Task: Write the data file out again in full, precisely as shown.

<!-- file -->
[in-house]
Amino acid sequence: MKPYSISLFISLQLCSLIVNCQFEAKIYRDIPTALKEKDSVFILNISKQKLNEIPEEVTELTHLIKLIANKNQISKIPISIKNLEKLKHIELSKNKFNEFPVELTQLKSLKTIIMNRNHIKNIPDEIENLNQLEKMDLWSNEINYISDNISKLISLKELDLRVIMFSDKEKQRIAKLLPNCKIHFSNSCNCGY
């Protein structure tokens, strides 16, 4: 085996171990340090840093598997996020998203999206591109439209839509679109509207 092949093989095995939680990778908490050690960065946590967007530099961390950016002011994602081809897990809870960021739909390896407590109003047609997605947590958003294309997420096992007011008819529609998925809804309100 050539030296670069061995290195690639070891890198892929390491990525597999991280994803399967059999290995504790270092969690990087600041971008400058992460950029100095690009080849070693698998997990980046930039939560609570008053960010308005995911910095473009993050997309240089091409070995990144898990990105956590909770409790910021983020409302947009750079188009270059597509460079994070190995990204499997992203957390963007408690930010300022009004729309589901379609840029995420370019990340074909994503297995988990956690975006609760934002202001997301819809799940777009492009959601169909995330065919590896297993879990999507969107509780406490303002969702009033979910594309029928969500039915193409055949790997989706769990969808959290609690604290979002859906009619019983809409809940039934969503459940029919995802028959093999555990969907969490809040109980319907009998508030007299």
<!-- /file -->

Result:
[in-house]
Amino acid sequence: MKPYSISLFISLQLCSLIVNCQFEAKIYRDIPTALKEKDSVFILNISKQKLNEIPEEVTELTHLIKLIANKNQISKIPISIKNLEKLKHIELSKNKFNEFPVELTQLKSLKTIIMNRNHIKNIPDEIENLNQLEKMDLWSNEINYISDNISKLISLKELDLRVIMFSDKEKQRIAKLLPNCKIHFSNSCNCGY
């Protein structure tokens, strides 16, 4: 085996171990340090840093598997996020998203999206591109439209839509679109509207 092949093989095995939680990778908490050690960065946590967007530099961390950016002011994602081809897990809870960021739909390896407590109003047609997605947590958003294309997420096992007011008819529609998925809804309100 050539030296670069061995290195690639070891890198892929390491990525597999991280994803399967059999290995504790270092969690990087600041971008400058992460950029100095690009080849070693698998997990980046930039939560609570008053960010308005995911910095473009993050997309240089091409070995990144898990990105956590909770409790910021983020409302947009750079188009270059597509460079994070190995990204499997992203957390963007408690930010300022009004729309589901379609840029995420370019990340074909994503297995988990956690975006609760934002202001997301819809799940777009492009959601169909995330065919590896297993879990999507969107509780406490303002969702009033979910594309029928969500039915193409055949790997989706769990969808959290609690604290979002859906009619019983809409809940039934969503459940029919995802028959093999555990969907969490809040109980319907009998508030007299």